India is sending an unmanned space-ship to the moon, with take-off possibly as soon as Wednesday morning, Indian time [UPDATE: Take-off was successful!]:
The launch of Chandrayaan-1, as the vehicle is called (it means, roughly translated, â€œMoon Craft-1â€) comes about a year after Chinaâ€™s first moon mission. The Indian mission is scheduled to last for two years, prepare a three-dimensional atlas of the moon and prospect its surface for natural resources, including uranium, a coveted fuel for nuclear power plants, according to the Indian Space Research Organization, or I.S.R.O. Allusions to an Asian space race could not be contained, even as Manmohan Singh, the Indian prime minister, was due for a visit to China later in the week. (link)
Most of the Times article on the event focuses on the “Asian space race,” between India and China. Some more coverage in the Indian newspapers here, here, and especially here. The ExpressIndia story has the most technical information about the trip I’ve seen:
Earlier in the day, Prof J N Goswami, director of the Physical Research Laboratory (PRL), Ahmedabad, who is also the principal scientist for the Chandrayaan-1 mission, spoke about the possibility of finding helium-3 on the lunar surface. â€œAlthough generating power through nuclear fusion of helium-3 is a distant dream, but the possibilities are immense,â€ he said. The samples brought to Earth by the Apollo mission have indicated that Iron titanium oxide traps helium-3 molecules on the lunar surface, he said.
Goswami said he-3 content is very low. For every 100,000 helium-4 molecules, there is only one helium-3 molecule on the lunar surface. Besides, the scientific community is yet to simulate the conditions necessary for nuclear fusion. But, if Chandrayaan-1 is able to locate probable areas for finding helium-3, that in itself will be a very big achievement. It will help eliminate the two stages of producing deuterium from hydrogen and then producing helium-3 from deuterium, he added. (link)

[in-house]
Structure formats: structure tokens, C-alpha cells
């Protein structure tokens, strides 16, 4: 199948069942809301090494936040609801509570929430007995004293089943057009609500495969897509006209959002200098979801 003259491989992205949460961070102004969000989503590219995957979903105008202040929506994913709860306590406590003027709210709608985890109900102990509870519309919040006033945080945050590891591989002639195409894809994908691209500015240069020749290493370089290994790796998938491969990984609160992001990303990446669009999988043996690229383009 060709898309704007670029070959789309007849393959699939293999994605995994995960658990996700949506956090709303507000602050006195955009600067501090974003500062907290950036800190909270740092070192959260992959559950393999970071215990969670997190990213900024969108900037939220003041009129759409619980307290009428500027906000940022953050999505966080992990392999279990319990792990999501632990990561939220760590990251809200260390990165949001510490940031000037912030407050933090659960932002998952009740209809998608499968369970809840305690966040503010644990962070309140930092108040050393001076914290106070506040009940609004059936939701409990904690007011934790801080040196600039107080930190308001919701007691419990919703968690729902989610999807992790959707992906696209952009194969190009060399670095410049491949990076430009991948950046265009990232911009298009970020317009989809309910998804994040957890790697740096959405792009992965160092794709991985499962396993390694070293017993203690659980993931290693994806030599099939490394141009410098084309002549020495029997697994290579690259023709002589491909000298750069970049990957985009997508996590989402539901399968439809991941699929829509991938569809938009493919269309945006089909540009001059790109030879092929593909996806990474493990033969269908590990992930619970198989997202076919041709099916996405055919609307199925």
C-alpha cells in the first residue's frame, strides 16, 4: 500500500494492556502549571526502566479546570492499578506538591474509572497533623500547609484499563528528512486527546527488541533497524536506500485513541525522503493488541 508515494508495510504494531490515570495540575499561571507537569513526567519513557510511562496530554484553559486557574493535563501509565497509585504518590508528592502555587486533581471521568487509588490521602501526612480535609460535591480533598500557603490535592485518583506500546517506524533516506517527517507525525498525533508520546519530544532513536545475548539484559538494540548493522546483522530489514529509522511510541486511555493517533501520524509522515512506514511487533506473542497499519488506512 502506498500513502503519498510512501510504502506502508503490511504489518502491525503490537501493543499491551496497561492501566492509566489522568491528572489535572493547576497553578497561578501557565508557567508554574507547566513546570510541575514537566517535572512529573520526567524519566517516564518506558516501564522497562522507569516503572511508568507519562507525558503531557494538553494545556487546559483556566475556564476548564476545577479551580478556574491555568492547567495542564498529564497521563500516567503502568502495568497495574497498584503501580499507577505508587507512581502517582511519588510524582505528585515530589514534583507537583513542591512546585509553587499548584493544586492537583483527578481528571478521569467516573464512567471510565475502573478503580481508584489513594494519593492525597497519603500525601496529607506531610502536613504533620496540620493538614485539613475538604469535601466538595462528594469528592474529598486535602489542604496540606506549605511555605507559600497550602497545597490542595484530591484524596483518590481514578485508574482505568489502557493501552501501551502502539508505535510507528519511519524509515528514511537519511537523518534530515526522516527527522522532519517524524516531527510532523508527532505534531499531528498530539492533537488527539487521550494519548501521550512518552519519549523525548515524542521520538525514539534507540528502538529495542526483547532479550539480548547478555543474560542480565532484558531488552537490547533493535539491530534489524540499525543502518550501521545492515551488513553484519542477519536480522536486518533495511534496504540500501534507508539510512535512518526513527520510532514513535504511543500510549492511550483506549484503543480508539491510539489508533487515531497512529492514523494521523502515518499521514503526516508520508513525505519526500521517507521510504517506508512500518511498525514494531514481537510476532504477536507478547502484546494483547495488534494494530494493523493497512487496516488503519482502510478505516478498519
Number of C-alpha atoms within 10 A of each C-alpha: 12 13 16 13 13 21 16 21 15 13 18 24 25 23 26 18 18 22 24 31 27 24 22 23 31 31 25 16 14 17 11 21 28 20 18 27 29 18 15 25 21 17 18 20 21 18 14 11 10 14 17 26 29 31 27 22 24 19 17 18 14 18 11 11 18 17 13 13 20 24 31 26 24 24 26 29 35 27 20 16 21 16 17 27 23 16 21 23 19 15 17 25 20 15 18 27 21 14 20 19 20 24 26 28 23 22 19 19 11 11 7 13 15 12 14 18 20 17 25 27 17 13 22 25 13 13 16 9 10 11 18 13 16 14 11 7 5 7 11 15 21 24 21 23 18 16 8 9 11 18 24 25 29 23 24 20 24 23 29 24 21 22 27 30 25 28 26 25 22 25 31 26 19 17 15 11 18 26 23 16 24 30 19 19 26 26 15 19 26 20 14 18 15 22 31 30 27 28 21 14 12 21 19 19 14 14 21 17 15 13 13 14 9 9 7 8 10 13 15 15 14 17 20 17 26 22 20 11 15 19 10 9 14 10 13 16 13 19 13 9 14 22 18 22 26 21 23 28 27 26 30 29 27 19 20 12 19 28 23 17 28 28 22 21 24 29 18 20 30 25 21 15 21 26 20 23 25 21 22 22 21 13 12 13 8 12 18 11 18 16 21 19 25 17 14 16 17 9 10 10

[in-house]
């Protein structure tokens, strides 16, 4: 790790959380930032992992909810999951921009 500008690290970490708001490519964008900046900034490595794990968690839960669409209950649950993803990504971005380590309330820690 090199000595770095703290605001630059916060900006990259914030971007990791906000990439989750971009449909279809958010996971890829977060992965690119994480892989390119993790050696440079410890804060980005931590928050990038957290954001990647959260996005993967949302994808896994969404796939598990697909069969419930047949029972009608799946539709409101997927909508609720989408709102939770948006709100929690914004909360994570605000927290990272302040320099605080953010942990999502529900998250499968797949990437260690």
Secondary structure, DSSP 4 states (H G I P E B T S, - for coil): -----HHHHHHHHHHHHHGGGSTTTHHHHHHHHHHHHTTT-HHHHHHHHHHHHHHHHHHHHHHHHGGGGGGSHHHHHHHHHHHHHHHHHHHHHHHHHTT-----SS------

Though I can hardly claim to be an expert on the science, from what I’ve been reading I’m skeptical at the outset about the search for uranium or helium-3 on the moon, mainly because I’m not sure what they would do with these materials even if they were to find some — build a lab? Bring it back? (Can anyone find more detailed accounts regarding the specific scientific goals for this mission? What exactly is going in Chandrayaan-1′s various payloads?)
One could argue — and I’m sure some will — that it’s hard to justify spending lots of money on a mission to the moon, when India obviously has lots of other issues to contend with right now.
I can see the objections, but I still think it’s pretty cool. Events like this can have huge symbolic significance, and I hope the launch tomorrow goes well. [UPDATE: It did. The rocket is supposed to reach the moon in fifteen days.]